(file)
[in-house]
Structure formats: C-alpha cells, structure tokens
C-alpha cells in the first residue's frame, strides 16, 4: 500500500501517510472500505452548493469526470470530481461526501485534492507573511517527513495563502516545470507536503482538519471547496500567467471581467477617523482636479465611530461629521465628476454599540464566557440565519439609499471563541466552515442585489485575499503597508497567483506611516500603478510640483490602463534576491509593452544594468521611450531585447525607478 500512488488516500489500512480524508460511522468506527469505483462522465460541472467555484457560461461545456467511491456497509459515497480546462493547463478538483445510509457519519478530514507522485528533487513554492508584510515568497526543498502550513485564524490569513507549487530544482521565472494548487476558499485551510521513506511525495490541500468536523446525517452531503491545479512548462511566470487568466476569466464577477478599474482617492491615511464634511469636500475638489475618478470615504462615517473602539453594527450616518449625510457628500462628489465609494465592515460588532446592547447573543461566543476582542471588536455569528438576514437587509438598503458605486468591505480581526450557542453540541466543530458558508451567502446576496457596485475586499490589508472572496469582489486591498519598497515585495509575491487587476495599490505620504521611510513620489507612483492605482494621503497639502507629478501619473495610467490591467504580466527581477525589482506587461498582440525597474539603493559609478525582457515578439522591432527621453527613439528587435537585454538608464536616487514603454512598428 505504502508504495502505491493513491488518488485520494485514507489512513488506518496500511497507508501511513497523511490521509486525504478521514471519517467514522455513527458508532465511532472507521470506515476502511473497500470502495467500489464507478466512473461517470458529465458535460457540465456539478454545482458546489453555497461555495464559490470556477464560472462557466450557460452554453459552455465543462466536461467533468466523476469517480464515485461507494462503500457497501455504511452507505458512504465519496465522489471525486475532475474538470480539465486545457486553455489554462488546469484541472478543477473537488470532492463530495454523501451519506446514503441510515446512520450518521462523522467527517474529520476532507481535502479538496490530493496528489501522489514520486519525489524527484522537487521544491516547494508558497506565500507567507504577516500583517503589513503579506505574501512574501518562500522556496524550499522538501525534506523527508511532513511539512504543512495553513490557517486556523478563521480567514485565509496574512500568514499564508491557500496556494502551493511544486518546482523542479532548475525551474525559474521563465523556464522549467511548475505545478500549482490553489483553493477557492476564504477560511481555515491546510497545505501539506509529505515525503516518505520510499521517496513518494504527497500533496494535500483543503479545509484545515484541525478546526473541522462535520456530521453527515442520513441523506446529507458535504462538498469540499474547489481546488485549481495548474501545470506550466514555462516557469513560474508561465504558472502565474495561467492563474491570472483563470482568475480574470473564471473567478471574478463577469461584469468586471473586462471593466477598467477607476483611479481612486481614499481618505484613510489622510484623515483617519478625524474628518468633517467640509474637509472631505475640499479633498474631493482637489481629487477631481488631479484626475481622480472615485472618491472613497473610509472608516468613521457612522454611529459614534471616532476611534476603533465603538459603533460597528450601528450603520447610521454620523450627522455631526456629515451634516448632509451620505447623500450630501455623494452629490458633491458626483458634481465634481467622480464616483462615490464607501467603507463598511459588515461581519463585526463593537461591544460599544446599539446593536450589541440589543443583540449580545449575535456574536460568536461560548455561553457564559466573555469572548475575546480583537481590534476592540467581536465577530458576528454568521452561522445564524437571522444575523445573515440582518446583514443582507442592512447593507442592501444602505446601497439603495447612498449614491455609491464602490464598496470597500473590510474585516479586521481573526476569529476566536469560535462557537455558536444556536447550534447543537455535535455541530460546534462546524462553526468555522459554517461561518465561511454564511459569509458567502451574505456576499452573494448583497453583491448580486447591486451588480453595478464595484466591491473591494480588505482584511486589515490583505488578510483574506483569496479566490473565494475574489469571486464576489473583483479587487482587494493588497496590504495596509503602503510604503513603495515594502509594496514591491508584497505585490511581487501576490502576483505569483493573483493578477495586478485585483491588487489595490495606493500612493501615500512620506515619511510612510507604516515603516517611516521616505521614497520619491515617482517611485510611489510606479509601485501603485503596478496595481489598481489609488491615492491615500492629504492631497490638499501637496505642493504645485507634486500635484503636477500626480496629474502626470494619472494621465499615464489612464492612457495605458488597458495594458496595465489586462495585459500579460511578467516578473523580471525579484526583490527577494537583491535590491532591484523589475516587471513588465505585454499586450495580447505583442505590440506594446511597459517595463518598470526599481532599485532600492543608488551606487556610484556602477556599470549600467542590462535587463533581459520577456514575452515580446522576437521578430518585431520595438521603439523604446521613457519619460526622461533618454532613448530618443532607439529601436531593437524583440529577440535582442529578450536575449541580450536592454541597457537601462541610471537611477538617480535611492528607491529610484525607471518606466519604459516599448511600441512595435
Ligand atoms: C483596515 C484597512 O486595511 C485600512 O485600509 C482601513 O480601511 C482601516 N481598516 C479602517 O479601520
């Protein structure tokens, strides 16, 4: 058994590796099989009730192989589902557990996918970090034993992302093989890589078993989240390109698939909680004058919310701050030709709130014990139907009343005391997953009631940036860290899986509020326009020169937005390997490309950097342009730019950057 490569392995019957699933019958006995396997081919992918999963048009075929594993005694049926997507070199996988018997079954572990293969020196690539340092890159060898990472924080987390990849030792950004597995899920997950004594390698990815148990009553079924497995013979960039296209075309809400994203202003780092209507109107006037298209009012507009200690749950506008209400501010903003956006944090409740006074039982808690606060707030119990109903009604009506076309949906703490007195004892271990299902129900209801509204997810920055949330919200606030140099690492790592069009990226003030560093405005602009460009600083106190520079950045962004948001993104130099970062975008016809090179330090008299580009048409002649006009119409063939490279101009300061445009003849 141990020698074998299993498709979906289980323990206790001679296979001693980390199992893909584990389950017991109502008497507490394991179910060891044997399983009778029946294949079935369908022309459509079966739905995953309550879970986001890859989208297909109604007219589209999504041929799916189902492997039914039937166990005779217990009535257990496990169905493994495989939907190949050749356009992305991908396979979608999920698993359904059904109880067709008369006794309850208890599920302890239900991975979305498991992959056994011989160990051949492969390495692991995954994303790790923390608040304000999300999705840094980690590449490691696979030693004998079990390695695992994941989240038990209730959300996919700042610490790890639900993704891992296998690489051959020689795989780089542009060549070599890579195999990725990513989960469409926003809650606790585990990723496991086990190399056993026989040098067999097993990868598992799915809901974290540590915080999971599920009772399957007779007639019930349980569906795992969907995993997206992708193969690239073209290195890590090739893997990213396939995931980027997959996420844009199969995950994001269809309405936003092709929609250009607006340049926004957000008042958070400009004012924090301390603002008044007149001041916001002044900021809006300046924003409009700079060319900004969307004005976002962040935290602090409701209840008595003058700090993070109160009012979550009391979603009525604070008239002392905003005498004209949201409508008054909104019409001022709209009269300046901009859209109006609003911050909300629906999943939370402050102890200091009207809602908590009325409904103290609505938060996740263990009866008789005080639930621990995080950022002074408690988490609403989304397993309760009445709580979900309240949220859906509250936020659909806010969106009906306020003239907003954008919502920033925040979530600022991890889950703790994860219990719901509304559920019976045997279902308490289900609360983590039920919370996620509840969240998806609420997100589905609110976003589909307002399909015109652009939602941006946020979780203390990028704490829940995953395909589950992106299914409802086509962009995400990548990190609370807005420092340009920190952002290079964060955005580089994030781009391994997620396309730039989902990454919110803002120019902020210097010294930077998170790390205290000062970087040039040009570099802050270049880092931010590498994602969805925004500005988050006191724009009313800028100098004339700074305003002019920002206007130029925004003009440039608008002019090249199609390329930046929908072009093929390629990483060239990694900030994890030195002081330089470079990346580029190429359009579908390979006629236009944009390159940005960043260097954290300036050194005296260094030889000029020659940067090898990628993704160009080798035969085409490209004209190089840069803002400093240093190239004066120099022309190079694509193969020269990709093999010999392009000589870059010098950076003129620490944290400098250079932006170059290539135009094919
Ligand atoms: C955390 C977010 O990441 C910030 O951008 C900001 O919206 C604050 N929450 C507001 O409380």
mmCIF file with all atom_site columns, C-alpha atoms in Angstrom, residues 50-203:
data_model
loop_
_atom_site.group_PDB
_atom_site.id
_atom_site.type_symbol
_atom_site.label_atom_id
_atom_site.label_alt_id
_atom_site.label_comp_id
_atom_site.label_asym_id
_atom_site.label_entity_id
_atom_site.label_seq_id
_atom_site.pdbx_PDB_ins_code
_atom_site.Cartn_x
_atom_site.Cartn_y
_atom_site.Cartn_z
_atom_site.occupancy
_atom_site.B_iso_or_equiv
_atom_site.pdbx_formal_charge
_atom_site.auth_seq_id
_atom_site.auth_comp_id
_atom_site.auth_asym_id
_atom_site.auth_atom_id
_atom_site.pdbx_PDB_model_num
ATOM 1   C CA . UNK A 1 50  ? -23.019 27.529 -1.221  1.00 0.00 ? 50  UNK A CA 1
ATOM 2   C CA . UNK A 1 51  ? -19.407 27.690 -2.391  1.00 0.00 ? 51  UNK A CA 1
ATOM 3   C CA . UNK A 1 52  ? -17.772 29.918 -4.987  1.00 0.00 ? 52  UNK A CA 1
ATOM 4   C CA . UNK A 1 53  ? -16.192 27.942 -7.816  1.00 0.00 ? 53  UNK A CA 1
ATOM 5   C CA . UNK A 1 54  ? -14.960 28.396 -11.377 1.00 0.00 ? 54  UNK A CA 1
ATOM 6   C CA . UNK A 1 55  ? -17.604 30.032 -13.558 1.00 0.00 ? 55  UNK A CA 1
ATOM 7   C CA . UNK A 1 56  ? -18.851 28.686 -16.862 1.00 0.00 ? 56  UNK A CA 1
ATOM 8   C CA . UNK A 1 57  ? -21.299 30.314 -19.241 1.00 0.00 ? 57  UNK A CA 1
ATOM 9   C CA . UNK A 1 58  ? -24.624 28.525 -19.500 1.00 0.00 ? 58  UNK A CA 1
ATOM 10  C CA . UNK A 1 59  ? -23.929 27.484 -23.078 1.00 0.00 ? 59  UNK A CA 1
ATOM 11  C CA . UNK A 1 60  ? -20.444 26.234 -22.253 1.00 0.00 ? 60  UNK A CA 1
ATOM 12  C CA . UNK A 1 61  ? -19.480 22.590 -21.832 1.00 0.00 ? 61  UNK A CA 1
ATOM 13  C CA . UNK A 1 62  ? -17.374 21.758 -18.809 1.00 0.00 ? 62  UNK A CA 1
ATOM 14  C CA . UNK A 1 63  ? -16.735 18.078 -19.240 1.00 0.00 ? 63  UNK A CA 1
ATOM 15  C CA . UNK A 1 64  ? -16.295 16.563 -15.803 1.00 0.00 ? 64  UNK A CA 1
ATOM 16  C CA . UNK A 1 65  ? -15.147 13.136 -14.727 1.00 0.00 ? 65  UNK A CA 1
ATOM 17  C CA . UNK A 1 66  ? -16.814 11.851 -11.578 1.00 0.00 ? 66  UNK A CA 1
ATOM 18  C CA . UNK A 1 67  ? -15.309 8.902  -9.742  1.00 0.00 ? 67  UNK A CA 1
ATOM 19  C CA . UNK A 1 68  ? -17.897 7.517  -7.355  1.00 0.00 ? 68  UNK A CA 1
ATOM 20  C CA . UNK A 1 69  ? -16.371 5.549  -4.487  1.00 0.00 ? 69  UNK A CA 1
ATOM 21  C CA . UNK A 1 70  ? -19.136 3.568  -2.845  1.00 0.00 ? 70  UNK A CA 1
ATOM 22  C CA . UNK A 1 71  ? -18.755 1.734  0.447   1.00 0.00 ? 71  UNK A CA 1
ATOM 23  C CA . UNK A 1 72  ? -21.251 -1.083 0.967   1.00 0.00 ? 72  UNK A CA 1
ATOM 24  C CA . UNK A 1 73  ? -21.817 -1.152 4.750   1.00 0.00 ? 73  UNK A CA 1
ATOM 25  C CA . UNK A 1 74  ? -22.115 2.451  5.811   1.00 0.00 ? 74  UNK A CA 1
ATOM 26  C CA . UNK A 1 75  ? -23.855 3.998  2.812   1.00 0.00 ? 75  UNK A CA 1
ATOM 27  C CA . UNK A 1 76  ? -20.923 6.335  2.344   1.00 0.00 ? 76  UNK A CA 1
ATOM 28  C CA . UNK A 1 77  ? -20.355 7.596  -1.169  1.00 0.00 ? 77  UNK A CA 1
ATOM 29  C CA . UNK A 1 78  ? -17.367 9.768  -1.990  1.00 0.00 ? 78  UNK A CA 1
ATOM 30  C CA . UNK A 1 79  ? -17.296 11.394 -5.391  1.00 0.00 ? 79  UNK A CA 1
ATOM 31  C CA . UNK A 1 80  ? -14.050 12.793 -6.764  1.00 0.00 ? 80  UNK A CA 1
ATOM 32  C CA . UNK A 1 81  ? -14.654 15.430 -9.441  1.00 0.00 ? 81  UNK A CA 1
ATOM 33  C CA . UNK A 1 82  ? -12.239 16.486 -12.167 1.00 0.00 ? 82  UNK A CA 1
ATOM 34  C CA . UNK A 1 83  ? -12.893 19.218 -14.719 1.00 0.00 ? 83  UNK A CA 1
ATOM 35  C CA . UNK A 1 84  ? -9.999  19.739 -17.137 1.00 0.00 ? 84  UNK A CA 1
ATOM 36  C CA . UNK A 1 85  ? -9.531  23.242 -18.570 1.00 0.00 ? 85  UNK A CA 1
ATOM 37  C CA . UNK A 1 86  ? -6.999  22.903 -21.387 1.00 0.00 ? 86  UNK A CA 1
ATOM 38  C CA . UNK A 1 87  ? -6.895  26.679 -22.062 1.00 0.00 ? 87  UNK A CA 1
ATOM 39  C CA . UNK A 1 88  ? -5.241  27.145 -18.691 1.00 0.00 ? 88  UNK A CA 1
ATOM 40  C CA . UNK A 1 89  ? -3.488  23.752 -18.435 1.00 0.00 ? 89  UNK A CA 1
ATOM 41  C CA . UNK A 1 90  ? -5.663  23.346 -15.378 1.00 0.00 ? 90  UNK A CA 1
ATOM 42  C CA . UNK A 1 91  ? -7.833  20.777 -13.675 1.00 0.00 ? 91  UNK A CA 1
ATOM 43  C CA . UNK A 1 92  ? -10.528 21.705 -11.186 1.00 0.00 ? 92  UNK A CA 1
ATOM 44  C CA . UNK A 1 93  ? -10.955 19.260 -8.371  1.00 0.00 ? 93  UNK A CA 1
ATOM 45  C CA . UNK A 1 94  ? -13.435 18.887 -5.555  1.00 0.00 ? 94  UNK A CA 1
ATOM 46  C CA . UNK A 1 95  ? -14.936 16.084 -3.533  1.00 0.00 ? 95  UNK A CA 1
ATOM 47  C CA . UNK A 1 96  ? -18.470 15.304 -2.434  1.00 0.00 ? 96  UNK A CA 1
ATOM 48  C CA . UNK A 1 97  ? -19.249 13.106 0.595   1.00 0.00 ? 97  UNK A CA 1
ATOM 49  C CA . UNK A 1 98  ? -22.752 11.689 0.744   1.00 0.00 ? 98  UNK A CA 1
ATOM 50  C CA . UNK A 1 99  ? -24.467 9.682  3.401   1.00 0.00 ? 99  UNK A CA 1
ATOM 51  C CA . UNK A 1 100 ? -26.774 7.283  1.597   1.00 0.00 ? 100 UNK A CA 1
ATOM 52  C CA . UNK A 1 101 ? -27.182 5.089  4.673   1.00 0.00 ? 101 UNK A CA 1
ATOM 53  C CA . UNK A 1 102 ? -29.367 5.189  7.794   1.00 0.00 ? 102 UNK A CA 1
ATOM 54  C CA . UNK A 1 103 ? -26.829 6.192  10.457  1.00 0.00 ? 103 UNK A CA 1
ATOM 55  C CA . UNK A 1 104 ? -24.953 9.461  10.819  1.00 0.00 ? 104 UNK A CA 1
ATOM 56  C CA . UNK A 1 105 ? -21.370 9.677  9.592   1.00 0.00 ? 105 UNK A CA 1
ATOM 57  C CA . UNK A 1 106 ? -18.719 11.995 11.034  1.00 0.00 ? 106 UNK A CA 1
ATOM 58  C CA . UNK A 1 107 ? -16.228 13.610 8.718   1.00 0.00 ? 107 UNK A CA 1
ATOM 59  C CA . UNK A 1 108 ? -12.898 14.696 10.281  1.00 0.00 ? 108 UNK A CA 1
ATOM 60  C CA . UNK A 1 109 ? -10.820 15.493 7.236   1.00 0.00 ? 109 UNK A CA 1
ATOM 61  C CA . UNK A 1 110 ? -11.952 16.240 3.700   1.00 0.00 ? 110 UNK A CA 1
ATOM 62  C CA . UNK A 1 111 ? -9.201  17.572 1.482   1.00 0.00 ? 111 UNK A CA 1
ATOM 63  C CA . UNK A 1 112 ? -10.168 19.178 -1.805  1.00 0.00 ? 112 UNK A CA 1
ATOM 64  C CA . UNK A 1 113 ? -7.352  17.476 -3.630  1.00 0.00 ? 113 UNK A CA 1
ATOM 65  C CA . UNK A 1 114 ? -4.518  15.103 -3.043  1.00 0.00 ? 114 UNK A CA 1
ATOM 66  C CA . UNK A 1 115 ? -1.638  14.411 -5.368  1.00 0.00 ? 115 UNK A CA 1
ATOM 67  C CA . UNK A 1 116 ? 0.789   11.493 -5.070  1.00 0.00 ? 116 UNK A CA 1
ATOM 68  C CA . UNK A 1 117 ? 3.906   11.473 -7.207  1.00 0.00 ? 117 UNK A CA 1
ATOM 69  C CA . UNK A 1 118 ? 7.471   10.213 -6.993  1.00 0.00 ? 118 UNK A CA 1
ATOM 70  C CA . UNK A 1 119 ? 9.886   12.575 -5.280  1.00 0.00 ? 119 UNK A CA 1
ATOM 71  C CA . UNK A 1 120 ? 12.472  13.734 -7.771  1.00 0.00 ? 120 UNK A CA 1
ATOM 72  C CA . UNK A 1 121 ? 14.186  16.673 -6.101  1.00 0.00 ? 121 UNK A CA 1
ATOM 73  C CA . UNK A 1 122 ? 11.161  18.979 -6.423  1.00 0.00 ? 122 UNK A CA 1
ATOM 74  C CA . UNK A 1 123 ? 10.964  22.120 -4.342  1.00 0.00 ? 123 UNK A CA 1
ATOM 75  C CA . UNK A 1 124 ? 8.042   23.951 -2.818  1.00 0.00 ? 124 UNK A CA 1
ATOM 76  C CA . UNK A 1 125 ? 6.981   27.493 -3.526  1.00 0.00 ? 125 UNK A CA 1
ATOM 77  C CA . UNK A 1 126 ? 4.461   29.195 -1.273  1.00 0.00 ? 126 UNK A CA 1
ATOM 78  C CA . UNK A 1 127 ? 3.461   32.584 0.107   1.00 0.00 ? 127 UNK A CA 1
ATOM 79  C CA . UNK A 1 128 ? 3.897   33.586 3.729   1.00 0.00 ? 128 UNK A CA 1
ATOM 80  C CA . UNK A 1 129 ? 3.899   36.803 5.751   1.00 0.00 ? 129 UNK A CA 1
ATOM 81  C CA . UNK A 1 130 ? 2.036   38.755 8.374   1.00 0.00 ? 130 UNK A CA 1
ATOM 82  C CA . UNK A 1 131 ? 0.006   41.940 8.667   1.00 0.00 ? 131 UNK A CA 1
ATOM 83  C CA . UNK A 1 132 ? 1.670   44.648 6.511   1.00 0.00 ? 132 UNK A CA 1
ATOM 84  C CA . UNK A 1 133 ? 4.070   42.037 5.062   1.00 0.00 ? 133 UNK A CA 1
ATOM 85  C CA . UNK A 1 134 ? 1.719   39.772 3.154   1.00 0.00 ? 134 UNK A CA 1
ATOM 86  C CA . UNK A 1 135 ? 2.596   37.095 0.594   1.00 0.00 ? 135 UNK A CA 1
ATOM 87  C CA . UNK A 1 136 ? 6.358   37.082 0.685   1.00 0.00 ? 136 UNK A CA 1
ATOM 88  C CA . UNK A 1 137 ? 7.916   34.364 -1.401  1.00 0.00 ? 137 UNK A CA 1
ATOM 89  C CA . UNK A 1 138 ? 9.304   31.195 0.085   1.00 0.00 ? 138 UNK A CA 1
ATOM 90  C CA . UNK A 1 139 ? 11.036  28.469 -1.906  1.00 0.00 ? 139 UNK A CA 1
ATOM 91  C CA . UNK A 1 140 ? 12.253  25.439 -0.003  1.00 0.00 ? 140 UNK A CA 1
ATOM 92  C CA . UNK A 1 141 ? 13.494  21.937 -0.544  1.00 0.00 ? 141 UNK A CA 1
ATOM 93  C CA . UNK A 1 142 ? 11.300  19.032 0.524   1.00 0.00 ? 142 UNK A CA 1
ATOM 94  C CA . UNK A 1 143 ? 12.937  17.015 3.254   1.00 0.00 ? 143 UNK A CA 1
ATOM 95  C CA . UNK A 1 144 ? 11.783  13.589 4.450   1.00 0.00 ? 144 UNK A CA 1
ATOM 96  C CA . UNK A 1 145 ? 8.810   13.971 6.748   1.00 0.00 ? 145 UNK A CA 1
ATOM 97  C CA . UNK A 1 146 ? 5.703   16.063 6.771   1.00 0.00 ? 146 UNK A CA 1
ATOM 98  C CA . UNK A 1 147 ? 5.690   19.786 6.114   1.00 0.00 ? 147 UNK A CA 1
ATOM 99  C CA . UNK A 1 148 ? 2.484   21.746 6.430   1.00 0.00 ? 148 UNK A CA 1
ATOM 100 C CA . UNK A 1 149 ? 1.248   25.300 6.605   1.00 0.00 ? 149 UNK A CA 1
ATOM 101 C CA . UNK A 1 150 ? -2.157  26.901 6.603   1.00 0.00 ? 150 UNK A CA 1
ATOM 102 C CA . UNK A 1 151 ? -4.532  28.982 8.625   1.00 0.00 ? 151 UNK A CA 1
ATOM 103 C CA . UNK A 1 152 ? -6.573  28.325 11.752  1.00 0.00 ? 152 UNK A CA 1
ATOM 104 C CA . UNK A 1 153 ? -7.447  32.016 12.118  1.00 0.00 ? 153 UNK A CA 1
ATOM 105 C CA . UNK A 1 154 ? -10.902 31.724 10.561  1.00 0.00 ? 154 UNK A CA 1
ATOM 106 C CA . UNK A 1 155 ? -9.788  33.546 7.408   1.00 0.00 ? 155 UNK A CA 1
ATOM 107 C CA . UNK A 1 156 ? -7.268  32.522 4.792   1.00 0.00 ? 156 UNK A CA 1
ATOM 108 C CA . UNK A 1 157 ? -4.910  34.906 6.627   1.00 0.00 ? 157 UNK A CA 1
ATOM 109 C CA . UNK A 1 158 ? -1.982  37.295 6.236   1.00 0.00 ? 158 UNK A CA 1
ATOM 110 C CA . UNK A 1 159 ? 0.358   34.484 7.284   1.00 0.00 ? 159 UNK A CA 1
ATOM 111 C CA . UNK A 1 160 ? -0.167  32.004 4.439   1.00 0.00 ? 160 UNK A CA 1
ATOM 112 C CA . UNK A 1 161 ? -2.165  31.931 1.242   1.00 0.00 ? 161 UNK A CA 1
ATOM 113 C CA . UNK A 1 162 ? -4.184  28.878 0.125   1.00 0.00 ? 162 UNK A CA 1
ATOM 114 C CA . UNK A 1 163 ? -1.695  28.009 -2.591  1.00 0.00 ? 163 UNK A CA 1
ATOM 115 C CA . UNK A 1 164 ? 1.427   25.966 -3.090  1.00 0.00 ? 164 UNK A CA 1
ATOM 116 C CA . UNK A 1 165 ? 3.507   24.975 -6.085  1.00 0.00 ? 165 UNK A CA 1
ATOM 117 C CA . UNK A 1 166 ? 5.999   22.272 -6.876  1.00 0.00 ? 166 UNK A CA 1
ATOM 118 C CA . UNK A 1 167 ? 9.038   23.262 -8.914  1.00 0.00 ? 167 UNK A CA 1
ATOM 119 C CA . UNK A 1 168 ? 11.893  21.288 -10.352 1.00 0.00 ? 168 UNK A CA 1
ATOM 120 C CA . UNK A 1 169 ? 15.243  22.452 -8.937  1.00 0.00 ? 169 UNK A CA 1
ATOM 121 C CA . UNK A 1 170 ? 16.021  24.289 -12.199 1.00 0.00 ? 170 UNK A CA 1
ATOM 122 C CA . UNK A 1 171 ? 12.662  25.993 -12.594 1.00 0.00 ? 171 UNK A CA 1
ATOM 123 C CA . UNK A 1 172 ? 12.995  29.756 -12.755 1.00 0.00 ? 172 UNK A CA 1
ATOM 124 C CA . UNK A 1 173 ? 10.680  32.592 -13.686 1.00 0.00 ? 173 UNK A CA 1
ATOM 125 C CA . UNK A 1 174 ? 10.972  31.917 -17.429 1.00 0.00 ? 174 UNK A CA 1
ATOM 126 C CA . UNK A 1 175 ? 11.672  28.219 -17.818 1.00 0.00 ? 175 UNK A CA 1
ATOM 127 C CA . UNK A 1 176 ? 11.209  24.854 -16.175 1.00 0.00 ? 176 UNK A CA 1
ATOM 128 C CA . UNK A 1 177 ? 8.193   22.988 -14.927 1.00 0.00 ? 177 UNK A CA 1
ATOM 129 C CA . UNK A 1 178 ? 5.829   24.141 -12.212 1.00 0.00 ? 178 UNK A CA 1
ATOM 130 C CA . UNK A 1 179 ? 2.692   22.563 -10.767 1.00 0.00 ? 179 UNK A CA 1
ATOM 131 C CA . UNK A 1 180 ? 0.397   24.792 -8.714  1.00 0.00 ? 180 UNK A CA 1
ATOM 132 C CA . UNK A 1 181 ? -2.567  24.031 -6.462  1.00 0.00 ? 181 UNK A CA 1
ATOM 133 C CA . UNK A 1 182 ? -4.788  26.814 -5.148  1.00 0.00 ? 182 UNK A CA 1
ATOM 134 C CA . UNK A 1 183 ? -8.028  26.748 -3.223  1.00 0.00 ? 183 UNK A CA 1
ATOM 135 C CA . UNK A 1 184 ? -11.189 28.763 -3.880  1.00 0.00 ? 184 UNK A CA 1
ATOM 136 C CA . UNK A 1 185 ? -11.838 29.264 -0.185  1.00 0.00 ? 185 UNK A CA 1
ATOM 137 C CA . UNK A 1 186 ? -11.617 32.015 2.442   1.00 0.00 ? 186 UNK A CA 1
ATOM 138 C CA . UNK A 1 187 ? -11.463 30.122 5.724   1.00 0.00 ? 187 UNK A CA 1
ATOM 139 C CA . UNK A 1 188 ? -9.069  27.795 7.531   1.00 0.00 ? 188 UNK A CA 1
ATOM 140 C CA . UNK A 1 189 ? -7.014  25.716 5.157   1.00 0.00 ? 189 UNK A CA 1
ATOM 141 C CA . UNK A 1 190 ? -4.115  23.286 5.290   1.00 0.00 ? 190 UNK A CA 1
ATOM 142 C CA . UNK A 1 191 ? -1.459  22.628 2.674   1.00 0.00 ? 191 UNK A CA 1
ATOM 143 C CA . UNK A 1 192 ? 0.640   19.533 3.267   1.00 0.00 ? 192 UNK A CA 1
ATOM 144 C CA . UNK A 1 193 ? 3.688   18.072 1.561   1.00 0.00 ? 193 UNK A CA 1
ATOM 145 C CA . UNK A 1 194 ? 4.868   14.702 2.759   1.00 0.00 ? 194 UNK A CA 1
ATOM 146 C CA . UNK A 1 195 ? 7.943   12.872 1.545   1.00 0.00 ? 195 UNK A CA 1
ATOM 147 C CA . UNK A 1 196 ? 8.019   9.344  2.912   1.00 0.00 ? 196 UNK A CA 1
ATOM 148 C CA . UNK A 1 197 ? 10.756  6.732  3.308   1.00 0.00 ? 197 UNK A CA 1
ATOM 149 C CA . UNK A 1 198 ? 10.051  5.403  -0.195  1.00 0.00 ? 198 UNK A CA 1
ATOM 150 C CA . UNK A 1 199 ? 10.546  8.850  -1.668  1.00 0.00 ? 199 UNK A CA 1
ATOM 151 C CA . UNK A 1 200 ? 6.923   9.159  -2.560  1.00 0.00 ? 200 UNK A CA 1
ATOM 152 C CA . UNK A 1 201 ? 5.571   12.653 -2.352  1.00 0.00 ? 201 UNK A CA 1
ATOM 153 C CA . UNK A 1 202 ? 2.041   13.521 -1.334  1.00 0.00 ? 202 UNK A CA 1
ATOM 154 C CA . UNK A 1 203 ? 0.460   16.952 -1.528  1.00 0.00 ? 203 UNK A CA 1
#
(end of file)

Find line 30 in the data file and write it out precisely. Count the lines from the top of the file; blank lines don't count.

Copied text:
_atom_site.pdbx_PDB_model_num